'Step backward': NATO puts new memberships on hold
Four aspirants – the former Soviet republic of Georgia,
Montenegro, Bosnia and Herzegovina, and the former Yugoslav
Republic of Macedonia – have been informed they aren’t joining
the club anytime soon.
“Each one has work to do, in different areas and we will give aspirants the support they need to get them through the door,” NATO Secretary General Anders Fogh Rasmussen said, following a NATO foreign ministers meeting in Brussels in late June.
Despite reassurances that the door of the alliance remains open, Macedonia's foreign minister described NATO’s putting off the country’s membership as a "step backward" in a comment made to The Associated Press.
Georgia was hoping to get a formal action plan for membership at a NATO summit in Wales in early September. The alliance members instead agreed “to develop a substantive package for Georgia that will help it come closer to NATO.”
Georgian Foreign Minister Maya Pandzhikidze put a brave face on
the matter on Friday by praising the package.
“For the first time in history, Georgia will become a participant of a strategic dialogue between NATO member states. The package will be a real instrument for Georgia’s integration into NATO,” Regnum news agency reported Pandzhikidze telling journalists.
The country closest to accession out of the four candidates is Montenegro, which has promised by Rasmussen to have its membership prospects assessed by the end of 2015.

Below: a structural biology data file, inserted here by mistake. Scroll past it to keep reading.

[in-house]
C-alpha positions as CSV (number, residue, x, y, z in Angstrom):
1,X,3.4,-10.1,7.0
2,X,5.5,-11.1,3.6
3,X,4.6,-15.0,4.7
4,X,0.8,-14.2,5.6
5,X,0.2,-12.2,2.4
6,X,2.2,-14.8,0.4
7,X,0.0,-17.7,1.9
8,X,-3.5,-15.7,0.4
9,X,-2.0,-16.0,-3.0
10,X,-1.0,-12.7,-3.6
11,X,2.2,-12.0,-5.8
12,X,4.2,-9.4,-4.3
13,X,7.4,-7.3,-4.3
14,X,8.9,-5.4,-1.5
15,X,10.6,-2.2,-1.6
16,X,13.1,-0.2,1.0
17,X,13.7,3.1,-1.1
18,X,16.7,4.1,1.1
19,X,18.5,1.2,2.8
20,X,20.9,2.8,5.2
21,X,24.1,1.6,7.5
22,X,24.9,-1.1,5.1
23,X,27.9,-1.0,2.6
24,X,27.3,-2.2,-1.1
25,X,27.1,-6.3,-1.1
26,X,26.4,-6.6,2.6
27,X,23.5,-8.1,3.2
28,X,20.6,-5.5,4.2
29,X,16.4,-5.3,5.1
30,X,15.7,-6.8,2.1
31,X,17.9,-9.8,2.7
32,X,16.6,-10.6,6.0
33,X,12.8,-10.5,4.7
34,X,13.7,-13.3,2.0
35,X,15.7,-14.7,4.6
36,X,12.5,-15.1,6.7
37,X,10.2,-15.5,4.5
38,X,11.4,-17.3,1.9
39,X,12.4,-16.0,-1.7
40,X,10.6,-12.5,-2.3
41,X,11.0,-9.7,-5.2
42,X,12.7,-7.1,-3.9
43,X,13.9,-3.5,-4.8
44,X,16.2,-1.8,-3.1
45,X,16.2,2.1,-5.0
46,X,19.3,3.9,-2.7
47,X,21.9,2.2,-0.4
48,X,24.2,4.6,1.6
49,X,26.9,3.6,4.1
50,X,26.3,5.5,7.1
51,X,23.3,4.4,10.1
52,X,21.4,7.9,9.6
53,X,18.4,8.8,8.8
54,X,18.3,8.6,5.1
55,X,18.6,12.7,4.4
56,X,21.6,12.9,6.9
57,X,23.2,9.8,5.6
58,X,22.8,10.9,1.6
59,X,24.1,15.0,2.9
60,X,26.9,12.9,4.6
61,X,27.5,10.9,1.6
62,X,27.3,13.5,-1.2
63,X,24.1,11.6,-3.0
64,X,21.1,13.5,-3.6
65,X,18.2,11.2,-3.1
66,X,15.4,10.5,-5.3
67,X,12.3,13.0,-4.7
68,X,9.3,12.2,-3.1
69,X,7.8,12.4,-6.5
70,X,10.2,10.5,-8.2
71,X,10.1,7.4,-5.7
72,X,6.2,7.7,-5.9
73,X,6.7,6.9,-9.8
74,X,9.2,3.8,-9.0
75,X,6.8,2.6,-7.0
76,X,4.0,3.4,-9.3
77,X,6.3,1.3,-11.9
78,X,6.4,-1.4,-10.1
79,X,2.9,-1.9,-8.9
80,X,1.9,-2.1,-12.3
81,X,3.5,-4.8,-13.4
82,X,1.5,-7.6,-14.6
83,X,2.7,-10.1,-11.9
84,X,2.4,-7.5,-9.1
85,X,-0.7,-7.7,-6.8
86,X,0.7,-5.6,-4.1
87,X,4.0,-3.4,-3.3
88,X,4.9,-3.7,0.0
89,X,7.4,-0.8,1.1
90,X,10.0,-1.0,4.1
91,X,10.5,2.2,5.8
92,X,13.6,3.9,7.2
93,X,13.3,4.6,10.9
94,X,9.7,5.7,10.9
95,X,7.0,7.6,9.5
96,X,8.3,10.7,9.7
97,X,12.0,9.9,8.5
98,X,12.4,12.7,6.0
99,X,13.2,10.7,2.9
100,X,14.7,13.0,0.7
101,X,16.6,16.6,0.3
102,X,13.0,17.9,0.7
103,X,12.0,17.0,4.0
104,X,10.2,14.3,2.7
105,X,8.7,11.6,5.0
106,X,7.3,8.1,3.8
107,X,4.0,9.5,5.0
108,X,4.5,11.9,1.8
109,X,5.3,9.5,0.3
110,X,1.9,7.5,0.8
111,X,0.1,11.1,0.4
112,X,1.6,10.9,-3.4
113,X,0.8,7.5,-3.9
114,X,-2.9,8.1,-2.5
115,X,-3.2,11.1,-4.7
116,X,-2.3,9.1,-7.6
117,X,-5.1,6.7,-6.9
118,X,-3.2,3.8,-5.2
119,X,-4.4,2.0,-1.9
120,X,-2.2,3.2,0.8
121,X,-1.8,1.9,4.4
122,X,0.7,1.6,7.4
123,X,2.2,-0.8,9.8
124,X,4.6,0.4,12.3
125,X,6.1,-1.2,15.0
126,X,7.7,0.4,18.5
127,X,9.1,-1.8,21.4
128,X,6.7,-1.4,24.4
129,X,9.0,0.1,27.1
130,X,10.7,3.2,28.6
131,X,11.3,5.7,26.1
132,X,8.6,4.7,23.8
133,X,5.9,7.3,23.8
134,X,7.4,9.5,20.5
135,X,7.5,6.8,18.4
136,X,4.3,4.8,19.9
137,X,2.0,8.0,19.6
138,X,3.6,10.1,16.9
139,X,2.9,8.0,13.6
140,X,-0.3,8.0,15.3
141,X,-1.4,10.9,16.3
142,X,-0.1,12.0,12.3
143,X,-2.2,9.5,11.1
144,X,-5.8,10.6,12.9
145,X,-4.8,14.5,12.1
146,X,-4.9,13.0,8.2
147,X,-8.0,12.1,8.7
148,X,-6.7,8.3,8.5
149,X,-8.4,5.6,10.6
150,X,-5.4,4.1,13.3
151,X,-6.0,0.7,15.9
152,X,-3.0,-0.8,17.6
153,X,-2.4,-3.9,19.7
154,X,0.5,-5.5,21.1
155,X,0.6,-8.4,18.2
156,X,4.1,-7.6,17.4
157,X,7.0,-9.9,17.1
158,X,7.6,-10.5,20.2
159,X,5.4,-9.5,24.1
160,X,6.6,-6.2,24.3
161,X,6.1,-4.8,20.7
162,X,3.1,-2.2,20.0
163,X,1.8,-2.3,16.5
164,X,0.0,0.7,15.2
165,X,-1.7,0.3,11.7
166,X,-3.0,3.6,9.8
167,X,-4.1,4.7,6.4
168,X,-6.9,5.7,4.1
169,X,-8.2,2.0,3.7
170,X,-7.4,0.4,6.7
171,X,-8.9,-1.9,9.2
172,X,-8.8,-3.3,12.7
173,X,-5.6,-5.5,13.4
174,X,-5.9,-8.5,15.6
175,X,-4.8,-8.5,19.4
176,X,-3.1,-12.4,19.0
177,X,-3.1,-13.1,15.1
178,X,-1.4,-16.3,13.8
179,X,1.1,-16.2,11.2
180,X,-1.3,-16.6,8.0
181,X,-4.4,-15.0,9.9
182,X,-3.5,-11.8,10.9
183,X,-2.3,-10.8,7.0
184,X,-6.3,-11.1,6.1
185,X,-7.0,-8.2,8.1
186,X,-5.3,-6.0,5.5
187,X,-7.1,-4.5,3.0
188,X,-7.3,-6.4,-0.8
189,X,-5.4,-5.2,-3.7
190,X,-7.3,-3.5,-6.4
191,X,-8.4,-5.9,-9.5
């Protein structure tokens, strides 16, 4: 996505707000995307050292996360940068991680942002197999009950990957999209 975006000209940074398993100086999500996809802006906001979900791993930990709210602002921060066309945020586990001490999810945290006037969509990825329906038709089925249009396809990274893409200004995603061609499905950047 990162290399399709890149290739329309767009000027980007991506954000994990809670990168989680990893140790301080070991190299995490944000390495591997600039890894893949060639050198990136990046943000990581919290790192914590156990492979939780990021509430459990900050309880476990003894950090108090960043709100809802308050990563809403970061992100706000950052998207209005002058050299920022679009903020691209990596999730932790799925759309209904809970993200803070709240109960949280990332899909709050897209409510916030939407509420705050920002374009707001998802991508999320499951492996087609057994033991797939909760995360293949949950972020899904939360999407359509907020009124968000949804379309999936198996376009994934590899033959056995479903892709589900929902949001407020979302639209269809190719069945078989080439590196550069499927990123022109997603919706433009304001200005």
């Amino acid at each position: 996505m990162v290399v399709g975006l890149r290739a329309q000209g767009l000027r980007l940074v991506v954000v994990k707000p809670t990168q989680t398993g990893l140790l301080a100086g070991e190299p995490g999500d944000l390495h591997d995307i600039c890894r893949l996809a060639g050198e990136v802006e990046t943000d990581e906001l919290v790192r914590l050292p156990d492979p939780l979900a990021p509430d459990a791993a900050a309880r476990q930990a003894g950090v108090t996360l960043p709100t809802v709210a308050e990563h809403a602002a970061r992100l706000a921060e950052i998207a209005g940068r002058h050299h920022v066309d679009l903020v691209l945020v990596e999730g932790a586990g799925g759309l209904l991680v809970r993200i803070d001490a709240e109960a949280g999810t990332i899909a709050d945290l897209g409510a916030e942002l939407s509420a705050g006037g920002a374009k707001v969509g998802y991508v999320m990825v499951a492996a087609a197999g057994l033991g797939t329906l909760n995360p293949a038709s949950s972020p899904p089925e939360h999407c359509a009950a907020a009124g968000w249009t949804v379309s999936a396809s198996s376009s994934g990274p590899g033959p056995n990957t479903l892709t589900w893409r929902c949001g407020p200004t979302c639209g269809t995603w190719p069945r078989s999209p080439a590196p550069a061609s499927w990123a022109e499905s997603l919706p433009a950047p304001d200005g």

The delay might give rise anti-Western feeling in the country, according to Drasko Djuranovic, a political analyst.
"The majority of people who support Montenegro's membership in NATO will feel betrayed," Djuranovic said.
NATO puts its expansion on hold at the time when the principal opponent of the process, Russia, which does not want the alliance close to its borders, has seen its relations with the bloc worsen to almost Cold War levels.
"The artificial attempt to continue NATO's eastward expansion, progression of the military infrastructure to the east, closer to Russia's borders, iscounterproductive,” Russian Foreign Minister Sergey Lavrov said in June, reiterating Moscow’s concerns.
Rasmussen did not exactly say that NATO currently views Russia as an enemy at the moment, but he put a similar idea in a milder, more diplomatic way.
"We must adapt to the fact that Russia now considers us its
adversary," he explained in mid-June, justifying NATO’s
plans for a package deal with Ukraine to ramp up its military.
Still, NATO is reluctant to immediately proceed with granting new memberships that would irritate Moscow.
"The conflict over Ukraine has made it clear to them at NATO they have to be careful, both about security commitments and credibility," Liana Fix, an associate fellow at the German Council on Foreign Relations, told AP. "If you give Georgia their membership action plan but don't defend them if something happens, what does it say about your credibility?"
Earlier, the head of the Russian presidential administration, Sergey Ivanov, dismissed attempts to justify NATO expansion by referring to the possibility of Russian aggression against its neighbors as “not politics, but intrigues.”
“Any statements about the need to strengthen the eastern borders of the NATO bloc inevitably creates problems for Russia-NATO relations, which is especially sad, given that these relations have not been bad in recent years,” Ivanov said.